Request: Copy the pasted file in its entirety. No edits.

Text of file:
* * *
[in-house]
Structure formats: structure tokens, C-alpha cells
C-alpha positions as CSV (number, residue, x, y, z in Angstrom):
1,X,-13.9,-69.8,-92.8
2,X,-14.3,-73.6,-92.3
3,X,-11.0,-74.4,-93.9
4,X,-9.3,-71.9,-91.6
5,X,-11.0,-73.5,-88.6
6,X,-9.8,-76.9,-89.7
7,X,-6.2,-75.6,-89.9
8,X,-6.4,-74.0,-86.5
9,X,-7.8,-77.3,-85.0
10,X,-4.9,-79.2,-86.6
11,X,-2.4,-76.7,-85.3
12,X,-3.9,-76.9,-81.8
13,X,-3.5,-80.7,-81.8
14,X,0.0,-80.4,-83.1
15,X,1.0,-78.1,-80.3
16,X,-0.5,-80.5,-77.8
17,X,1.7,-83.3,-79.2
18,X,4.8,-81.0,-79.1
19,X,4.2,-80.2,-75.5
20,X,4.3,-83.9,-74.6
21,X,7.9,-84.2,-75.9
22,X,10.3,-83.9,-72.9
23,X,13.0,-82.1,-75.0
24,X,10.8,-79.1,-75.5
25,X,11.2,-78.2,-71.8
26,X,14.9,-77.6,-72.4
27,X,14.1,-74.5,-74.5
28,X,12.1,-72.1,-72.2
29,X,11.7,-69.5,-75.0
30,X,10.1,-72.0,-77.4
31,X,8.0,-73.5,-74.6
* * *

[in-house]
Structure formats: structure tokens, C-alpha cells
C-alpha positions as CSV (number, residue, x, y, z in Angstrom):
1,X,-13.9,-69.8,-92.8
2,X,-14.3,-73.6,-92.3
3,X,-11.0,-74.4,-93.9
4,X,-9.3,-71.9,-91.6
5,X,-11.0,-73.5,-88.6
6,X,-9.8,-76.9,-89.7
7,X,-6.2,-75.6,-89.9
8,X,-6.4,-74.0,-86.5
9,X,-7.8,-77.3,-85.0
10,X,-4.9,-79.2,-86.6
11,X,-2.4,-76.7,-85.3
12,X,-3.9,-76.9,-81.8
13,X,-3.5,-80.7,-81.8
14,X,0.0,-80.4,-83.1
15,X,1.0,-78.1,-80.3
16,X,-0.5,-80.5,-77.8
17,X,1.7,-83.3,-79.2
18,X,4.8,-81.0,-79.1
19,X,4.2,-80.2,-75.5
20,X,4.3,-83.9,-74.6
21,X,7.9,-84.2,-75.9
22,X,10.3,-83.9,-72.9
23,X,13.0,-82.1,-75.0
24,X,10.8,-79.1,-75.5
25,X,11.2,-78.2,-71.8
26,X,14.9,-77.6,-72.4
27,X,14.1,-74.5,-74.5
28,X,12.1,-72.1,-72.2
29,X,11.7,-69.5,-75.0
30,X,10.1,-72.0,-77.4
31,X,8.0,-73.5,-74.6